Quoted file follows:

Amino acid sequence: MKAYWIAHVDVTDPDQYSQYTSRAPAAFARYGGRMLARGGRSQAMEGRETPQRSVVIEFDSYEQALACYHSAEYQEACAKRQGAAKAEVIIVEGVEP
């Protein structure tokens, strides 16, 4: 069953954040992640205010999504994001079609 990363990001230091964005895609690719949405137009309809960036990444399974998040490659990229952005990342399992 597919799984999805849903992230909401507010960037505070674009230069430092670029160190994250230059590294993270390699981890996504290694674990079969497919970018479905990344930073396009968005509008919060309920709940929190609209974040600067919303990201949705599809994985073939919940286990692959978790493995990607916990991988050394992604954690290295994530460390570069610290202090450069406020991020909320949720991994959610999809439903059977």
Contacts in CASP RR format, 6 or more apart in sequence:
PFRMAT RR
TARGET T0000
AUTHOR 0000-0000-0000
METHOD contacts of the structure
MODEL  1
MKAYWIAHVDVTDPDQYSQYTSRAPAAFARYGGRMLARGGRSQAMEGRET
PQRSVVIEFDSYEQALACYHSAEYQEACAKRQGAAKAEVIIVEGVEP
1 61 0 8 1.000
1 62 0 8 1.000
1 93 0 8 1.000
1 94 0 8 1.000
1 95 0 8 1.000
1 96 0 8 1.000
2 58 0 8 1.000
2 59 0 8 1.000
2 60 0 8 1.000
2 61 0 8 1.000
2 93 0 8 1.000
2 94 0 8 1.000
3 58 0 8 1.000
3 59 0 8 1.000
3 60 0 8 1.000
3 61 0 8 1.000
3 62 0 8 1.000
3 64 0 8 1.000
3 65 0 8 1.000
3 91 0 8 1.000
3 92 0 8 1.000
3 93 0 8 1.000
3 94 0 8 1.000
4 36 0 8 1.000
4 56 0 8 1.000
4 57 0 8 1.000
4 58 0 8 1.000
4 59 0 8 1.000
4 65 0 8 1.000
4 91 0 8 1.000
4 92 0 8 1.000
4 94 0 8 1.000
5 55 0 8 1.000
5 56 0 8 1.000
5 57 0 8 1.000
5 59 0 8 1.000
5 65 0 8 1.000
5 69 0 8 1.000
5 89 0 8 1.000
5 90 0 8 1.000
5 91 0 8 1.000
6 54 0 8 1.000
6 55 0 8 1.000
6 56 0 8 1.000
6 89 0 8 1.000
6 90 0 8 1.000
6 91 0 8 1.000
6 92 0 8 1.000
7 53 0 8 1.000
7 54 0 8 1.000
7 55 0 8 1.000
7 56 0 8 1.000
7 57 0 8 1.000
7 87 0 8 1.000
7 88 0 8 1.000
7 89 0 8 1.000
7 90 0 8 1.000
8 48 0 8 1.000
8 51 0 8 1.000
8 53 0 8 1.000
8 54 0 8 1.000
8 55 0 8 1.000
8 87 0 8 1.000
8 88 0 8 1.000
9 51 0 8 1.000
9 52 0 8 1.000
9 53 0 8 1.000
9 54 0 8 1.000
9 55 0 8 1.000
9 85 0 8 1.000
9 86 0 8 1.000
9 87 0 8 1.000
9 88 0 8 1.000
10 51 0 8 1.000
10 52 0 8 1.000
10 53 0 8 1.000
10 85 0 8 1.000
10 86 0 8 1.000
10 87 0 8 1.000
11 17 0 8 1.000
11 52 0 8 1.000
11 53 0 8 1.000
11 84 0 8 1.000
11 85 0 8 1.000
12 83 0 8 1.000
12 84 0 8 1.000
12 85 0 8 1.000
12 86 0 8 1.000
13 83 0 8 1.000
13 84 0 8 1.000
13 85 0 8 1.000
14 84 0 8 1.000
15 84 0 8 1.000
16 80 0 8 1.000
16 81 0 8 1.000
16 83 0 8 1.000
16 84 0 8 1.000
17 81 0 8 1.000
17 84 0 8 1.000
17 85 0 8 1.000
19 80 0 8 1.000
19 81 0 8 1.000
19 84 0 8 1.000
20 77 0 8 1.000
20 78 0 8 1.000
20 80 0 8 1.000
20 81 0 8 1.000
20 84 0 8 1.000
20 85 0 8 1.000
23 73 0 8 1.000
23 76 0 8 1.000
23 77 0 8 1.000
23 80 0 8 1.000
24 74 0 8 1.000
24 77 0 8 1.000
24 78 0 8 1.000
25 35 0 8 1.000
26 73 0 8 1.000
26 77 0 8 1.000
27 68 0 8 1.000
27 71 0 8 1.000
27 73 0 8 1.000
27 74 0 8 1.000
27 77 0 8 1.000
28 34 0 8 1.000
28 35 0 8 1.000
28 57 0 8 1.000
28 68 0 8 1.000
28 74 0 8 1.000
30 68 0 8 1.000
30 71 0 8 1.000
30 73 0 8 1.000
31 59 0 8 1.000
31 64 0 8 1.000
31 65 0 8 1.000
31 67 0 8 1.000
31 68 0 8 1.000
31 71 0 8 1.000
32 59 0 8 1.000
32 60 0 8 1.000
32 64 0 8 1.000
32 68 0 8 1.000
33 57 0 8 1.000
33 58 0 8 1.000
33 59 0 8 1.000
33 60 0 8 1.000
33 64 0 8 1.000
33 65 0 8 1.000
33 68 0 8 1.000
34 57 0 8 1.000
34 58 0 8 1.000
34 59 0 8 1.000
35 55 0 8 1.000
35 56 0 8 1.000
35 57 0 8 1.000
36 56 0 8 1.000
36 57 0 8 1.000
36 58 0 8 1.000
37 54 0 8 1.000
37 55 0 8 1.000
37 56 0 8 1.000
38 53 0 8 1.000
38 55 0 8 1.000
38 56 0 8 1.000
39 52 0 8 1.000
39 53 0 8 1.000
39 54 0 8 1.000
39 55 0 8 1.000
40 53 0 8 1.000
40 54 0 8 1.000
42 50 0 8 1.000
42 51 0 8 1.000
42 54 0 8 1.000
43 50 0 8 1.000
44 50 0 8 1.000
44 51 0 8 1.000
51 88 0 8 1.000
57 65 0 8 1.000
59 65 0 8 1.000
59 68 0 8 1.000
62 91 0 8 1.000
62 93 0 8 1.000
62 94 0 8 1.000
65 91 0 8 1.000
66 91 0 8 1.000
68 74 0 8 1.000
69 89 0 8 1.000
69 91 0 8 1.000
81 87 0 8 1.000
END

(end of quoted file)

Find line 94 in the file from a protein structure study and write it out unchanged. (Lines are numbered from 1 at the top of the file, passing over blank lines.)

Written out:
11 85 0 8 1.000